Last Week in US Debt and Global Taxes

A couple of widely watched political developments advanced last week.

Editors’ note: MarketMinder is nonpartisan, preferring no party nor any politician. Our analysis serves solely to ascertain government actions’ potential market impact—or lack thereof.

Last Thursday, two political measures commentators we follow have been closely watching took steps forward: In America, Congress advanced a measure to raise the debt limit, whilst Ireland signed on to the US-backed global minimum corporate tax deal. Here we will bring you up to speed on these matters—and put them in broader perspective.

US Congress’s teensy debt-ceiling increase: Last Wednesday, the Republican Party’s leader in the Senate helped clear the way for Democrats to pass a standalone debt limit extension, which commentators we follow had been warning for weeks would trigger calamity. As his statement noted, he would “allow Democrats to use normal procedures to pass an emergency debt limit extension at a fixed dollar amount to cover current spending levels into December.”[i] In other words, he wouldn’t use the minority party’s statutory powers to delay a vote on a bill to raise the debt ceiling a smidge.

Legislation is now progressing to increase the debt limit by $480 billion to $28.9 trillion, passing the Senate in a 50 – 48 party-line vote Friday.[ii] A House vote is expected this week.[iii] If it passes, the US Treasury estimates it should let the government finance spending through early December. Then, America might face another standoff. If so, remember:

  1. Default risk was always next to zero, according to our analysis. Default doesn’t mean skipping spending. It means failing to pay interest or principal on sovereign debt. Our research shows the US Treasury has the means (tax revenue) and the motive (a constitutional mandate) to service the debt. We think the likelihood of default was and remains miniscule.
  2. America’s politicians have a long history of preaching debt ceiling calamity, then raising the limit at the eleventh hour. The heightened rhetoric is largely business as usual and hasn’t historically prevented Congress from enacting a solution.

136 countries’ corporate tax compromise: In other news, the global minimum corporate tax we discussed in June took a step forward last week. The plan seeks to establish a 15% minimum tax rate on multinationals’ profits where they are earned, not where they are headquartered.[iv] The main problem with this scheme, in our view: Tax havens stood to undermine the initiative—including Ireland, where many multinationals have flocked, and fellow EU members Estonia and Hungary—by refusing to sign on and undercutting the global minimum rate. For months, news coverage we follow reported these nations have expressed reservations about the deal, which would see Ireland raise its headline corporate tax rate from 12.5% to 15.0%.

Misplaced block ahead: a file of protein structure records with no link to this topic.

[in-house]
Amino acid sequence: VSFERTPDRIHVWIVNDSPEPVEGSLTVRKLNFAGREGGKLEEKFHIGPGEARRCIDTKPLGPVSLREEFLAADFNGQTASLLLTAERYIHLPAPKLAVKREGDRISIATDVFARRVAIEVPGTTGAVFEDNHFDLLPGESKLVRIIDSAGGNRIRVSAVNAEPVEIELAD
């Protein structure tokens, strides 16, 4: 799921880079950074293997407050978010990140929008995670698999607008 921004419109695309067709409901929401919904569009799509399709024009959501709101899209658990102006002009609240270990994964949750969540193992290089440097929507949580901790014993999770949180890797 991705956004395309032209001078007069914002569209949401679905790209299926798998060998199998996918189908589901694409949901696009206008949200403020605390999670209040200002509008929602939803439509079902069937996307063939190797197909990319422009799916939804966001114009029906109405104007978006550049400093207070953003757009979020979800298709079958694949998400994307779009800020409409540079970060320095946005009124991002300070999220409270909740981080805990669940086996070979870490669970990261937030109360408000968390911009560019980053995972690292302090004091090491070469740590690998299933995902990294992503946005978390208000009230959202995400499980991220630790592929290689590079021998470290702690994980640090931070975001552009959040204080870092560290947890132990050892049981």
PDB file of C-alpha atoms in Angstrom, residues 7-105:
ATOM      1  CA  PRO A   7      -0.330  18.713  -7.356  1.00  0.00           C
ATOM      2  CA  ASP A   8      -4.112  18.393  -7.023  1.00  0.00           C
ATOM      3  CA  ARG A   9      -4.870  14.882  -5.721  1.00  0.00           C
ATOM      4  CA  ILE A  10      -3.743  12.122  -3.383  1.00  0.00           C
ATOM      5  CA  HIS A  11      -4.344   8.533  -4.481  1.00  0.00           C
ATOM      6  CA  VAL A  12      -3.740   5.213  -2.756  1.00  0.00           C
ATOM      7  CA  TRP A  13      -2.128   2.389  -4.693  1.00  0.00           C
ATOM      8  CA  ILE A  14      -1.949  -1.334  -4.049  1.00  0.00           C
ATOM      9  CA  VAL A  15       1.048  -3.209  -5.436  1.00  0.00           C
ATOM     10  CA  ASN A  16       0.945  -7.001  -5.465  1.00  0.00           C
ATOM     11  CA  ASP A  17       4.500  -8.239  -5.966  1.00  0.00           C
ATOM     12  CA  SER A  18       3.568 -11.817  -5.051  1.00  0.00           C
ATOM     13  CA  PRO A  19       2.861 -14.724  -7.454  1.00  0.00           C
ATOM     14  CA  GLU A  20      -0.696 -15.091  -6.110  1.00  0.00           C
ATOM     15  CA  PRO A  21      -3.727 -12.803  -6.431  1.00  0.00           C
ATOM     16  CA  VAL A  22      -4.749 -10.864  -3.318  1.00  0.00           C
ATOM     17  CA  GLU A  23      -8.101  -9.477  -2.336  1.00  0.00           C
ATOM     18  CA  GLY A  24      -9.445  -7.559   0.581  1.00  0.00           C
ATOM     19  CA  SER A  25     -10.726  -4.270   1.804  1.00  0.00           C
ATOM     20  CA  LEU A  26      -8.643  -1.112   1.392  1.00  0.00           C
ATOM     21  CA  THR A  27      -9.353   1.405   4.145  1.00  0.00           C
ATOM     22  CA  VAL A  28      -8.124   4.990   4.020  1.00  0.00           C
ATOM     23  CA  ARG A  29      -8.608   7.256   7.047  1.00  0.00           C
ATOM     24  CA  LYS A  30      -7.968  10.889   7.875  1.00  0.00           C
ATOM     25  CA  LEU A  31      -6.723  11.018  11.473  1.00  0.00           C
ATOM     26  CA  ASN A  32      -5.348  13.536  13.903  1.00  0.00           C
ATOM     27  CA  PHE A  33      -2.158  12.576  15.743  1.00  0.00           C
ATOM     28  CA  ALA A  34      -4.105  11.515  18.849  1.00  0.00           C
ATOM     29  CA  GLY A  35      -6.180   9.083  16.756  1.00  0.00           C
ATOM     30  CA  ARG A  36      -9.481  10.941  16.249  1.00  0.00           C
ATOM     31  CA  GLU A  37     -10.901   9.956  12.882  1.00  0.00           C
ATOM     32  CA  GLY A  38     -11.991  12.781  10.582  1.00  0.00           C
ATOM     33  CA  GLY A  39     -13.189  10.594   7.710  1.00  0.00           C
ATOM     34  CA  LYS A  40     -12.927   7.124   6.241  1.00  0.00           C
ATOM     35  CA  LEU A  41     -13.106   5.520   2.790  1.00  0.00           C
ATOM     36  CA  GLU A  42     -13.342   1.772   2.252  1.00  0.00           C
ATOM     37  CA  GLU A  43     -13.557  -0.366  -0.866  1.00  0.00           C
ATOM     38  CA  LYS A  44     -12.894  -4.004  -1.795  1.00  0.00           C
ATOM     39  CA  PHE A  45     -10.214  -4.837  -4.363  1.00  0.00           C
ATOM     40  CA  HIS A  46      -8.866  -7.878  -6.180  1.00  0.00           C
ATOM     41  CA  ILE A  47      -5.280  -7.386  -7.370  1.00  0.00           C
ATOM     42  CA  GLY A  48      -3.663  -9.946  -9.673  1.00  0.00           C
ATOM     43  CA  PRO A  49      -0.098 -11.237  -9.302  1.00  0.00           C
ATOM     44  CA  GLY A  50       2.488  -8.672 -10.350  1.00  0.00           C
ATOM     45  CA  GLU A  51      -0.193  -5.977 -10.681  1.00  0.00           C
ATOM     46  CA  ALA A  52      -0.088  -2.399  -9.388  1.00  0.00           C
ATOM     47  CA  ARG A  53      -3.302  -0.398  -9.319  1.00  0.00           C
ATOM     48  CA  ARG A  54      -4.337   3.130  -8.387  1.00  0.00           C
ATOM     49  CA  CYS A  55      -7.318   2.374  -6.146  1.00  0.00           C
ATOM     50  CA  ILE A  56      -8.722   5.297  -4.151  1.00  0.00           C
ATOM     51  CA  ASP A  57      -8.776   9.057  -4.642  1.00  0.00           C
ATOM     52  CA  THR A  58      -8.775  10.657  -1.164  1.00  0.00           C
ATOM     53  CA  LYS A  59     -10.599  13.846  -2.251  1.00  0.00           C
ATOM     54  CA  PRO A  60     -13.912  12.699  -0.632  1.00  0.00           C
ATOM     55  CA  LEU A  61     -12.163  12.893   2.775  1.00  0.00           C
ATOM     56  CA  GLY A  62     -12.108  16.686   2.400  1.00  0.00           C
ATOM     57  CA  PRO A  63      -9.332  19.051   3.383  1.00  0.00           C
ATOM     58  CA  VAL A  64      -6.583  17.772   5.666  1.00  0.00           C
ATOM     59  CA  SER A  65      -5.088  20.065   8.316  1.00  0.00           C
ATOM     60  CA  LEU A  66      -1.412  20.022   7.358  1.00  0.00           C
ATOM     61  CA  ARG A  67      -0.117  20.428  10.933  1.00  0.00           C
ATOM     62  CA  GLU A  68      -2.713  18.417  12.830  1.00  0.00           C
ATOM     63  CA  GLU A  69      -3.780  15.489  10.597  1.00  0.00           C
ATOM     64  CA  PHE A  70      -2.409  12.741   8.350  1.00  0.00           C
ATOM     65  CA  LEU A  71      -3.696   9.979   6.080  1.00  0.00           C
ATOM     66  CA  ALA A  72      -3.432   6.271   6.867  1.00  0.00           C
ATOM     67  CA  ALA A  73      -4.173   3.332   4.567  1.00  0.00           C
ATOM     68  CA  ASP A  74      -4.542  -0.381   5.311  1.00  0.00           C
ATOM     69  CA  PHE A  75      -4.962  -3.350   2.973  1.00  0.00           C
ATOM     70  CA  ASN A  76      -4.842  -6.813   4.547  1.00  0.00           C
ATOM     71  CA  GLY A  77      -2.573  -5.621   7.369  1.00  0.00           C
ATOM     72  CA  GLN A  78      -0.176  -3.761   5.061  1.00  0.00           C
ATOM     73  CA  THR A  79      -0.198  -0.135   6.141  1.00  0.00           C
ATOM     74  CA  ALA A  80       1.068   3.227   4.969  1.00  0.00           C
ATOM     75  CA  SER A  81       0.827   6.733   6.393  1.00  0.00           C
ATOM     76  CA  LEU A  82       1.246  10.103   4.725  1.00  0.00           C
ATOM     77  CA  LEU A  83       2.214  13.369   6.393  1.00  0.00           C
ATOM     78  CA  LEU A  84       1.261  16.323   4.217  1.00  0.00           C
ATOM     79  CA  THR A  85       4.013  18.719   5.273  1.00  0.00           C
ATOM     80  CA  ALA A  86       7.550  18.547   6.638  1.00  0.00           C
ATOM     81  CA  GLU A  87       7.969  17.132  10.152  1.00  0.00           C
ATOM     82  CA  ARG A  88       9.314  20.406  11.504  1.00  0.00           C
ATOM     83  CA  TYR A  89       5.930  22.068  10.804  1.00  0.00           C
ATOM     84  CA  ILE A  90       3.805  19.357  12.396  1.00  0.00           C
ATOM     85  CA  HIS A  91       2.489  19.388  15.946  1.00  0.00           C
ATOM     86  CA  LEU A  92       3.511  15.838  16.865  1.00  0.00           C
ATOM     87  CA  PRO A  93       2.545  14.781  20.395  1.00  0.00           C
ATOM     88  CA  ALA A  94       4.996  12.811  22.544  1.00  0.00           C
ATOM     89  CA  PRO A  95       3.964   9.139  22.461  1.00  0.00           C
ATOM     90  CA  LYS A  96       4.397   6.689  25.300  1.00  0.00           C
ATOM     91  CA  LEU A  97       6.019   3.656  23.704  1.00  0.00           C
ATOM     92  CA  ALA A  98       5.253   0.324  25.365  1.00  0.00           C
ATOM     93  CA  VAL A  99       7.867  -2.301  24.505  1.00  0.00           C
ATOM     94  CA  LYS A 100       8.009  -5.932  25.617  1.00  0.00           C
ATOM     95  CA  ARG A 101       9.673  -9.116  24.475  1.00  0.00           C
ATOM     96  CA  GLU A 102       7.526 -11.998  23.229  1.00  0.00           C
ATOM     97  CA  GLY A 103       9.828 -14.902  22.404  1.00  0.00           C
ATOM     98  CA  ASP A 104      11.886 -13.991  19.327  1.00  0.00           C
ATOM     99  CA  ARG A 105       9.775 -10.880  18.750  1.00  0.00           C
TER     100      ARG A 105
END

But Ireland and Estonia dropped their opposition Thursday after countries already party to the deal made concessions.[v] Hungary followed Friday.[vi] Ireland received assurances it can keep its 12.5% tax rate for firms with less than €750 million in annual sales and tax incentives for research and development.[vii] It also succeeded in revising the original text. Instead of it stipulating a minimum tax of “at least 15%,” it now omits “at least,” making future attempts to raise it likely very difficult.

Hungary joined after negotiators agreed to a 10-year implementation period before the tax takes effect and the ability for companies to deduct some costs, including payroll.[viii] Some other developing nations are still outstanding—Kenya, Nigeria, Pakistan and Sri Lanka.[ix] But the 136 countries that have signed on account for the vast majority of global GDP.[x]

Whilst Ireland, Estonia and Hungary coming into the fold is notable, we think there remains a long row to hoe. Countries must still pass legislation for enactment, which isn’t assured, in our view. For example, our analysis suggests the US Congress probably needs bipartisan support to give foreign governments jurisdiction to tax American companies. This means changing a treaty, and that requires a two-thirds Senate supermajority for ratification—a high hurdle, in our view, given the chamber is presently split equally on party lines.